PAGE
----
# 1.7 Planes in three-dimensional Euclidean space

We now look at the general form of the equation of a plane in ^{3}.

Three planes whose equations are easy to find are those that contain a pair of axes. For example, the (*x*, *y*)-plane is the plane that contains the *x*-axis and the *y*-axis. Points which lie in this plane are precisely those points (*x*, *y*, *z*) in ^{3} for which *z* = 0, so the equation of the (*x*, *y*)-plane is *z* = 0.

## Example 7

Find the equations of the (*y*, *z*)-plane and the (*x*, *z*)-plane.

### Answer

Points (*x*, *y*, *z*) that lie in the (*y*, *z*)-plane all have *x* = 0; so *x* = 0 is the equation of this plane.

Similarly, points (*x*, *y*, *z*) that lie in the (*x*, *z*)-plane all have *y* = 0; so *y* = 0 is the equation of this plane.

## Example 8

Sketch the planes whose equations are as follows.

**(a)***z*= 2**(b)***y*= −1

### Answer

**(a)****(b)**

You saw in Section 1.2 that the general form of the equation of a line in ^{2} is *ax* + *by* = *c*, where *a*, *b* and *c* are real, and *a* and *b* are not both zero. In ^{3} the analogue of this equation is the equation of a plane.

We have already met the planes with equations *x* = 0, *y* = 0 and *z* = 0. Each of these equations is a special case of a more general equation
*ax* + *by* + *cz* = *d *,
where *a*, *b*, *c* and *d* are real, and *a*, *b* and *c* are not all zero. In fact, the equation of any plane in ^{3} is of this form.

## Equation of a plane

The general equation of a plane in ^{3} is *ax* + *by* + *cz* = *d*, where *a*, *b*, *c* and *d* are real, and *a*, *b* and *c* are not all zero.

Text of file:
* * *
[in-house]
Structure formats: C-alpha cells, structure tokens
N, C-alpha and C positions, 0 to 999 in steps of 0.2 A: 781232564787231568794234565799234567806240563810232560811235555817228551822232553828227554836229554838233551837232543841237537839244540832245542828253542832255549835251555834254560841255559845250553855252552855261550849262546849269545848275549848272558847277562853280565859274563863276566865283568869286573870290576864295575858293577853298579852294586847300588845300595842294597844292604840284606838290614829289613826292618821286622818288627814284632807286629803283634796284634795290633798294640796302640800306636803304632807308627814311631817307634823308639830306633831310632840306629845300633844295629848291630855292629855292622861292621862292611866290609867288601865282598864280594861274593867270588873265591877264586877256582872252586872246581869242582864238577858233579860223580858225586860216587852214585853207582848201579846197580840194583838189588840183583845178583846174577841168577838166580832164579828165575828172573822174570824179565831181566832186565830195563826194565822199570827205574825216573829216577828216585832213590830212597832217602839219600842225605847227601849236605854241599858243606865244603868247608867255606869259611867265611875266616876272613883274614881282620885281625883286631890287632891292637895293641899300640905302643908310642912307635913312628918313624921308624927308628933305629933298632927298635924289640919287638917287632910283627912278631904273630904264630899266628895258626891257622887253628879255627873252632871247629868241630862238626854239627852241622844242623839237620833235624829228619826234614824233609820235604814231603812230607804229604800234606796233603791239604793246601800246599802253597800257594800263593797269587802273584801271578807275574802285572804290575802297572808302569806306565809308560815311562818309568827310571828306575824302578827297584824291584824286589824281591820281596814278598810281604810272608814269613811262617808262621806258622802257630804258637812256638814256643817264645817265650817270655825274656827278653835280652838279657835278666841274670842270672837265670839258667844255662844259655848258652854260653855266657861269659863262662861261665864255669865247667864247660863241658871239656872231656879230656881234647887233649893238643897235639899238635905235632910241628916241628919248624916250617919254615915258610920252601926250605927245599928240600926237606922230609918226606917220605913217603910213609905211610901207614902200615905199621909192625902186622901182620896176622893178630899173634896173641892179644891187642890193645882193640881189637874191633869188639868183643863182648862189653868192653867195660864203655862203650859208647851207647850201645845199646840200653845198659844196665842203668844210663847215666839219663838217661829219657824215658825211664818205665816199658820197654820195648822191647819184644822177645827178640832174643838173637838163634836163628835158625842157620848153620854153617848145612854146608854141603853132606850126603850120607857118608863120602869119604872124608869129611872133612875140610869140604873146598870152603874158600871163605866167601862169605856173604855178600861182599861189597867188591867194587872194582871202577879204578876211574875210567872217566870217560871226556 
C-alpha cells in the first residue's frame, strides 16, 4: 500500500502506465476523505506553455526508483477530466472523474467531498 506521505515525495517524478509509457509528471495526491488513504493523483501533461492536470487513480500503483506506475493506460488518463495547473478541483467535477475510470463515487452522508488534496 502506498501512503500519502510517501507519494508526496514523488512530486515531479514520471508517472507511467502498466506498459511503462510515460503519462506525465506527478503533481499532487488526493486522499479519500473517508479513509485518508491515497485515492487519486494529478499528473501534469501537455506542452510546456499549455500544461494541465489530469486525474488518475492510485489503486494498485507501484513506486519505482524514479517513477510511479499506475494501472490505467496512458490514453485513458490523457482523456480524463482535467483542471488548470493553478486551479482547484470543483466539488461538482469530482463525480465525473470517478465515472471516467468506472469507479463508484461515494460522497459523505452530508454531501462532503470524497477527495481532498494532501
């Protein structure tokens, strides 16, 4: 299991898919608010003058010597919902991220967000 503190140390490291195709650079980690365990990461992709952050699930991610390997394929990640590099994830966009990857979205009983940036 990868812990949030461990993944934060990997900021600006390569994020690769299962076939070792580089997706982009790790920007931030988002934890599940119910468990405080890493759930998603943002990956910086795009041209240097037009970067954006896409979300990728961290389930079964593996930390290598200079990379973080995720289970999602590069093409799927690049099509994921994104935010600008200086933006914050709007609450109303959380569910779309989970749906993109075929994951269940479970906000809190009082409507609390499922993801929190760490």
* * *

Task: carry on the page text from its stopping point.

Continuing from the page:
(We shall prove this in Section 3.3).

## Example 3

Determine the general form of the equation of a plane that passes through the origin.

### Answer

Let the plane have equation

*ax* + *by* + *cz* = *d*

Since (0, 0, 0) lies in the plane, its coordinates must satisfy the equation of the plane; thus

*a* × 0 + *b* × 0 + *c* × 0 = *d*,

so *d* = 0. Also, the plane whose equation is

*ax* + *by* + *cz* = 0

clearly passes through the origin (0, 0, 0).

Hence the general form of the equation of a plane that passes through the origin is

*ax* + *by* + *cz* = 0

where *a*, *b* and *c* are real and not all zero.

The (*x*, *y*)-, (*y*, *z*)- and (*x*, *z*)-planes all pass through the origin, and their equations are all of the form shown above.

## Example 9

For each of the following points, determine the general form of the equation of a plane that passes through the point.

**(a)**(1, 2, 3)**(b)**(−1, −4, 2)

### Answer

**(a)**Let the equation of the plane be of the form*ax*+*by*+*cz*=*d*Since (1, 2, 3) lies in the plane, its coordinates must satisfy the equation of the plane; thus

*a*× 1 +*b*× 2 +*c*× 3 =*d*,so

*d*=*a*+ 2*b*+ 3*c*.Thus the general form of the equation of a plane through (1, 2, 3) is

*ax*+*by*+*cz*=*a*+ 2*b*+3*c***(b)**Let the equation of the plane be of the form*ax*+*by*+*cz*=*d*Since (−1, −4, 2) lies in the plane, its coordinates must satisfy the equation of the plane; thus

*a*× (−1) +*b*× (−4) +*c*× 2 =*d*,so

*d*= −*a*- 4*b*+ 4*c*.Thus the general form of the equation of a plane through (−1, −4, 2) is

*ax*+*by*+*cz*= −*a*− 4*b*+ 2*c*.